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  • Cornea/External Disease, Oculoplastics/Orbit

    The authors of this prospective trial report clinical outcomes after minimally invasive corneal neurotization (MICN) surgery in patients with neurotrophic keratopathy (NK).

    Study design

    This analysis comprised 16 patients (19 eyes) who underwent MICN using a sural nerve graft and donor sensory nerves from the face. Preoperative and postoperative data relating to central corneal sensation (CCS; measured by Cochet-Bonnet aesthesiometer), best-corrected visual acuity (BCVA) and corneal epithelial integrity were collected.


    The mean age at the time of surgery was 12.5 years; mean follow up was 24 months. Mean CCS improved from 0.8 mm to 49.7 mm. Mean BCVA remained stable, and the number of episodes of corneal epithelial defects were significantly reduced.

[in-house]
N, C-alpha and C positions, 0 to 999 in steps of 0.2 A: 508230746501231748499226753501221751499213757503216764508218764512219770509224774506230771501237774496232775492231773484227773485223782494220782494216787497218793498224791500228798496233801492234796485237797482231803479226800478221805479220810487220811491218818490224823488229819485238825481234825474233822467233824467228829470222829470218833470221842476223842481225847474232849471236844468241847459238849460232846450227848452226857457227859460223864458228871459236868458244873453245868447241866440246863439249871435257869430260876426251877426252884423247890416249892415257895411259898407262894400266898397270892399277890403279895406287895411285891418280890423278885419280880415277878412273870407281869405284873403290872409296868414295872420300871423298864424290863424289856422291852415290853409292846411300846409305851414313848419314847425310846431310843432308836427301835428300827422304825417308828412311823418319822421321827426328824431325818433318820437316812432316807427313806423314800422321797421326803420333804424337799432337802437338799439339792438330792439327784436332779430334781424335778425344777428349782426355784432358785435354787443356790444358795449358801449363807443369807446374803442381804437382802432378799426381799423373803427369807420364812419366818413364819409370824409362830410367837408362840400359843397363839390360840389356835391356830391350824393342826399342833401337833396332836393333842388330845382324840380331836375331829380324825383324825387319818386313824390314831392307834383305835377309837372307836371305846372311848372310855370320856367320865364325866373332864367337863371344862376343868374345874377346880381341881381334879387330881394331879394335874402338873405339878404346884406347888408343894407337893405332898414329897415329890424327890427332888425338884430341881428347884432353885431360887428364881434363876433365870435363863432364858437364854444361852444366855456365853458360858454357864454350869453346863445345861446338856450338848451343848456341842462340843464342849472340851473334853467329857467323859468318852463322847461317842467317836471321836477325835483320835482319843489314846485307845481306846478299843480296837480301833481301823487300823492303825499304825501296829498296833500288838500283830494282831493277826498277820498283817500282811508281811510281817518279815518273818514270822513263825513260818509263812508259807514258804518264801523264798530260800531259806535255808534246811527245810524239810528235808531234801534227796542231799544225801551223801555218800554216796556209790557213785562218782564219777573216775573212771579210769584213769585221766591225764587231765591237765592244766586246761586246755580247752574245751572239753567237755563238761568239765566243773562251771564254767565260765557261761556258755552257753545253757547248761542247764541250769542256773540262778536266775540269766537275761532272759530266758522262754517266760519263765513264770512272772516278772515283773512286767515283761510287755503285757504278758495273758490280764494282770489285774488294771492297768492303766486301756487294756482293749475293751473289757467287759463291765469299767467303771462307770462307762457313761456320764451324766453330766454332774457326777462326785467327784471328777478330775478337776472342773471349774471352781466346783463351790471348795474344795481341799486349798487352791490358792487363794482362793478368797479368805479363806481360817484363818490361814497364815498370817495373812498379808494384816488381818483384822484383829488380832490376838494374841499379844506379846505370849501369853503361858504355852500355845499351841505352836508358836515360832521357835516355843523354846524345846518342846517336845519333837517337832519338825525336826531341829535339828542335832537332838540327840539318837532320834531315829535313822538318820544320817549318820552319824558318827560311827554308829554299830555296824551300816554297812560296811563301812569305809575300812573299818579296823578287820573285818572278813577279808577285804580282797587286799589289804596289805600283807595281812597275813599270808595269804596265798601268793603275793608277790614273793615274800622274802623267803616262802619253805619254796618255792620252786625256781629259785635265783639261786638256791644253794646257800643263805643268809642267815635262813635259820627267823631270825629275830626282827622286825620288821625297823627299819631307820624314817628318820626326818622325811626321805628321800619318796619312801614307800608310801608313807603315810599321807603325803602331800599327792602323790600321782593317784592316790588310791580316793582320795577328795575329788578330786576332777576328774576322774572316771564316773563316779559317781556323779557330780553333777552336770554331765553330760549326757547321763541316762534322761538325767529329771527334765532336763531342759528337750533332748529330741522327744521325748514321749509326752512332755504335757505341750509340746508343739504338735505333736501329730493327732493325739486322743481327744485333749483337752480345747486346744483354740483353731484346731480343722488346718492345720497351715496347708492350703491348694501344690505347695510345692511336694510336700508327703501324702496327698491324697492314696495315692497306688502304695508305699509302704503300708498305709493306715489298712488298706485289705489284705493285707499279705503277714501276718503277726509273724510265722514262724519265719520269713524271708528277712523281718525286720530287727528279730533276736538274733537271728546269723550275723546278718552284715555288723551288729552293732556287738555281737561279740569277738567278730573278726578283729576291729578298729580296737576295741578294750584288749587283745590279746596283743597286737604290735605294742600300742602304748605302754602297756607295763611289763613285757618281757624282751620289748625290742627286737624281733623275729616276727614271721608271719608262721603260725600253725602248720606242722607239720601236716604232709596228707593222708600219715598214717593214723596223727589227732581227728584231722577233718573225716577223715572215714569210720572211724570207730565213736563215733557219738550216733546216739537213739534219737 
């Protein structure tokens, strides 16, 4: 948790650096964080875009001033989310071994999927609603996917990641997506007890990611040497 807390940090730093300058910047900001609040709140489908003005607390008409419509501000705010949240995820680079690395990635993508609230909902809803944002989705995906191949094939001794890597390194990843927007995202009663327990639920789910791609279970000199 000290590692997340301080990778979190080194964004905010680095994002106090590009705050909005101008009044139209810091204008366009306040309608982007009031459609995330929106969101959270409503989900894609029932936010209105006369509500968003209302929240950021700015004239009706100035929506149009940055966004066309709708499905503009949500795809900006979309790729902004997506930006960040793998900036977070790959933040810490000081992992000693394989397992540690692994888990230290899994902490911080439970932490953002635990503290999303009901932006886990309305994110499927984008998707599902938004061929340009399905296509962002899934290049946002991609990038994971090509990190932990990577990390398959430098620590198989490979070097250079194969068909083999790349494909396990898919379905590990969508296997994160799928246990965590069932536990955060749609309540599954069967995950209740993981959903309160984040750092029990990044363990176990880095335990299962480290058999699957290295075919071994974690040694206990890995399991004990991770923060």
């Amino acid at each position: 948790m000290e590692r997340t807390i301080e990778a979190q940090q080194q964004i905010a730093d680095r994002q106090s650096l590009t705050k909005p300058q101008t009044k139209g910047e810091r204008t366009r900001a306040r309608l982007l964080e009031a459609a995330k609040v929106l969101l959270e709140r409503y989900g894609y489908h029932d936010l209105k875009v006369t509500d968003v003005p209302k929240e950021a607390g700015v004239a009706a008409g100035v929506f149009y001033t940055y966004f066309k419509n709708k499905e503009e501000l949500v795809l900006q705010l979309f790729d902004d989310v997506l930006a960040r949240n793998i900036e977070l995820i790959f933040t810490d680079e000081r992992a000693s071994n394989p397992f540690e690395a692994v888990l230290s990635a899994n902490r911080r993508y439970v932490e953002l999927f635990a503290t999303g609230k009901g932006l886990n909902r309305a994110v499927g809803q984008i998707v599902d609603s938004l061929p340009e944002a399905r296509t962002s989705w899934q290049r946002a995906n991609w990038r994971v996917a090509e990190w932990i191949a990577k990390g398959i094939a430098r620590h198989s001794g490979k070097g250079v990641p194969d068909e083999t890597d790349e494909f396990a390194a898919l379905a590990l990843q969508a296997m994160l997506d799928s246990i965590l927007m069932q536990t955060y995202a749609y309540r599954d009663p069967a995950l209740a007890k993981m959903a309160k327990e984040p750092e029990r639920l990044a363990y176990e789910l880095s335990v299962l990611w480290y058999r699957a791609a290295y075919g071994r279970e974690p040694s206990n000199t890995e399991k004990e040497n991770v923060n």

Four eyes underwent keratoplasties and all transplants fully re-epithelialized and regained sensation. Immunohistochemistry of the corneal explants demonstrated corneal reinnervation.


    This is one of the largest studies published on corneal neurotization. As the study comes from a children's hospital, 14 of the 16 patients are under the age of 18 years. It is unclear if the conclusions can be applied to adults. BCVA was unchanged pre- and post-operatively—even in those who underwent corneal transplant—which begs the question as to whether this procedure offers significant benefit to the patient. The vision of many of the patients in this study was likely limited by amblyopia.

    Clinical significance

    Treatment of neurotrophic keratopathy is a "hot topic" in ophthalmology. There are several promising studies showing the benefit of scleral lenses, neurotrophic growth factors and corneal neurotization. It is likely that different patient populations will benefit more from one type of treatment than others. In addition, there may be appreciated benefits from combining some of these therapies. Regardless, this is an exciting time in the treatment of this difficult condition.